Here's my advice.
I don't mention your author 'brand' once.
Because it's about writing the novel.
Dos and don’ts for first time novelists
Twenty-four years ago I thought “I wonder if I could write a novel?” This article is for those who’ve recently had the same thought, random pieces of advice for those who are putting finger to laptop key to blank word document, for the first time, taken from my own experience and observation of others’. I hope it helps!
- DO read a lot, and when you do so, take notice of why certain passages appeal to you, or bore you. Be aware of the structure of the story as a whole, and what it is that makes you keep turning the pages…
- …but DON’T try to write like your favourite authors. Those whose work you love reading are successful because they have their own ‘voice’, and you need to find yours, too. In the future, when your novel is published, some readers might say that your style reminds them of so-and-so’s, but this should be a happy accident, not something you seek to achieve.
- DO plan your novel first. It needn’t be 50 pages of in depth character studies and scene setting; I often start a novel with just a few pages of notes about the first few chapters, but you need to know where those chapters are going. I don’t make character studies; I carry the personalities in my head and think about them a lot (I imagine unwritten scenes, sometimes!); I think if you write a character via a list of personality traits it can become a bit 'writing by numbers'. However, you might want to make lists of the practical details, like his date of birth, name of the company he works for, etc. For the story arc alone, it's a good idea to have at least a basic plan, because….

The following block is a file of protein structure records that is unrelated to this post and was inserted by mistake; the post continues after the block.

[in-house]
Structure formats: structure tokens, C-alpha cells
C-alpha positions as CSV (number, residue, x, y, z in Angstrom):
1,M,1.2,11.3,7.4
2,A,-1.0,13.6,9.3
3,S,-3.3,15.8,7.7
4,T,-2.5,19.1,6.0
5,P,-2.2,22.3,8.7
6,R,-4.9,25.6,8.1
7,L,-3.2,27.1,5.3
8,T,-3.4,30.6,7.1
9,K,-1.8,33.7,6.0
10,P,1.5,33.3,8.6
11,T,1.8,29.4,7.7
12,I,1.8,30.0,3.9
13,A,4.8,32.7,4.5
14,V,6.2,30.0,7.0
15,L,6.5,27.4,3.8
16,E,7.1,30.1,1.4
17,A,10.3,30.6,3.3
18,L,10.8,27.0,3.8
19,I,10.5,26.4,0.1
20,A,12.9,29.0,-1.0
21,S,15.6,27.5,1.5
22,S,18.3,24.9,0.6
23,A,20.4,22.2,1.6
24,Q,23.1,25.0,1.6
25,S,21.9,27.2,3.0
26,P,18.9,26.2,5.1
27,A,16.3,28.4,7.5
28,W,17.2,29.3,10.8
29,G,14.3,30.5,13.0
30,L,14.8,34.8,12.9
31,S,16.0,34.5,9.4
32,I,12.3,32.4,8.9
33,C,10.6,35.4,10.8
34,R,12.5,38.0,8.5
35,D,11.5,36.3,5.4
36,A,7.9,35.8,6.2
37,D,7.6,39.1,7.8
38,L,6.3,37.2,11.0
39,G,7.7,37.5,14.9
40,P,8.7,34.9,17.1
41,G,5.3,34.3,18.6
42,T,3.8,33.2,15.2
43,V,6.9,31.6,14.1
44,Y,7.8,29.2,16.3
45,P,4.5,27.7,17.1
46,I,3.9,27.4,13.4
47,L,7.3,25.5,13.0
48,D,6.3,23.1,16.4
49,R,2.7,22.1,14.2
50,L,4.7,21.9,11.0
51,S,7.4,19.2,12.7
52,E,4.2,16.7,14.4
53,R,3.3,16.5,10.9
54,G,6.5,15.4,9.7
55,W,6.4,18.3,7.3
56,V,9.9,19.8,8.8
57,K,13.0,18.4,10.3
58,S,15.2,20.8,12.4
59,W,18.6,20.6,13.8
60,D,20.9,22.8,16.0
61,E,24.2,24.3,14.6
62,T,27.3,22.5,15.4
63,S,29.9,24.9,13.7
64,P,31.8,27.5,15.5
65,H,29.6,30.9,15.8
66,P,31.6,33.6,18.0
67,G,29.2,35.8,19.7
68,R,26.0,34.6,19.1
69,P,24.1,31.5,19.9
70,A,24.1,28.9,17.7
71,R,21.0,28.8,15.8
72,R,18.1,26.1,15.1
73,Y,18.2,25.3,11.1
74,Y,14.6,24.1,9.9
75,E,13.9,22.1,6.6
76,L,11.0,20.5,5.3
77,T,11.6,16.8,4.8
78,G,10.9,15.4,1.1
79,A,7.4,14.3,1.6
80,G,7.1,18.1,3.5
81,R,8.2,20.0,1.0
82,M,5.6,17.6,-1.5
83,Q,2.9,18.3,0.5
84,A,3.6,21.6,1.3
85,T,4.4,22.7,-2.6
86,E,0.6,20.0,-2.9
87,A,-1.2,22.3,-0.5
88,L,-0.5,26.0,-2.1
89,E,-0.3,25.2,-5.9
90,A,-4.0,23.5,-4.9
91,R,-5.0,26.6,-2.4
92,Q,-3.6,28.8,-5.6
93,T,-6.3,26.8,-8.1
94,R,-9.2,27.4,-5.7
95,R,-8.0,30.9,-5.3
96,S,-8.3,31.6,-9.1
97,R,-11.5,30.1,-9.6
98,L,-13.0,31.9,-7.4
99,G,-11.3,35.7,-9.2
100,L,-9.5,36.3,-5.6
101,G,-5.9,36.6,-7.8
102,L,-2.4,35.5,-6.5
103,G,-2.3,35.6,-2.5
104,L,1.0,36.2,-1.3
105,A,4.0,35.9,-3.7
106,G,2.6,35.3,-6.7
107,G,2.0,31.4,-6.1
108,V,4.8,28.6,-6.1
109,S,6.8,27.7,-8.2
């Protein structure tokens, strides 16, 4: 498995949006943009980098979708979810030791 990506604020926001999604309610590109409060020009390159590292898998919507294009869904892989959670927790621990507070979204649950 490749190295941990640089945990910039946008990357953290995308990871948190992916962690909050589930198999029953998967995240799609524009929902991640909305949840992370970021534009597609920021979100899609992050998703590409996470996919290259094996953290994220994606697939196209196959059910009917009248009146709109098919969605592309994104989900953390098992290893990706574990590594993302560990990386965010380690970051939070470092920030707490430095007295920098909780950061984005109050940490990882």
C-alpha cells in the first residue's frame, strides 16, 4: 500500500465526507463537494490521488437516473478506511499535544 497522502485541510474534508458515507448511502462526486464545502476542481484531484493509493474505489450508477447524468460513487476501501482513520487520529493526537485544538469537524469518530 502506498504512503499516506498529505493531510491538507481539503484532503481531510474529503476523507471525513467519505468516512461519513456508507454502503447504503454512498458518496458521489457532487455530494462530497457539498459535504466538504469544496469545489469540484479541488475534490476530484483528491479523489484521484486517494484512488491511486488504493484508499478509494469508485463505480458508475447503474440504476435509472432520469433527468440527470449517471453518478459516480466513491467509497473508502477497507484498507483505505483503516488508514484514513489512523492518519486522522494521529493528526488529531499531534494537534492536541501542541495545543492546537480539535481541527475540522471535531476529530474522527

- …. everything you write should be relevant to the plot, so that you DON’T dive off at tangents and then realise that the great scene at the skating rink is going nowhere. And it helps with time continuity. I have pages of A4 blu-tacked all over the wall in front of my desk, to which I constantly refer.
- DO show your first attempts (the first few chapters, maybe) to someone who will give you an honest opinion – ie, not a family member or friend who may tell you only what you want to hear. It’s really hard doing this, I know. I felt sick with nerves when I gave my first novel to someone else to take a look at! Of course it’s not for me or anyone else to say that someone shouldn’t do something they enjoy, but it helps to have realistic expectations if you’re hoping for any sort of success in getting published/finding a readership, and it can help you iron out your weak points; you might ramble too much, for instance, or include far too much backstory (one of my downfalls!)
- … and DON’T be in too much of a hurry to publish on Amazon, if that is the route you want to go down. Make sure this is the novel you want to see as YOUR DEBUT. If you’re submitting to agents/publishers, that’s different, because they’re the only people who’ll see it and won’t remember your name for more than five seconds, but once you self-publish, this is the novel by which your writing abilities will be judged. I knew my first three weren’t good enough, so I didn’t even send them to agents (I wrote them in the days before Amazon Kindle). You learn with each one you write. Yes, yes, yes – I’m aware that some super-talented people become bestsellers with the very first one they write; you may well number among those, and I bow with respect if you do, but many authors you admire have a few unpublished ones hidden away, or at least a novella and a pile of rather crap short stories! Okay, let’s have a cliché here – most overnight successes have been at it for years. (Article about clichés coming soon!)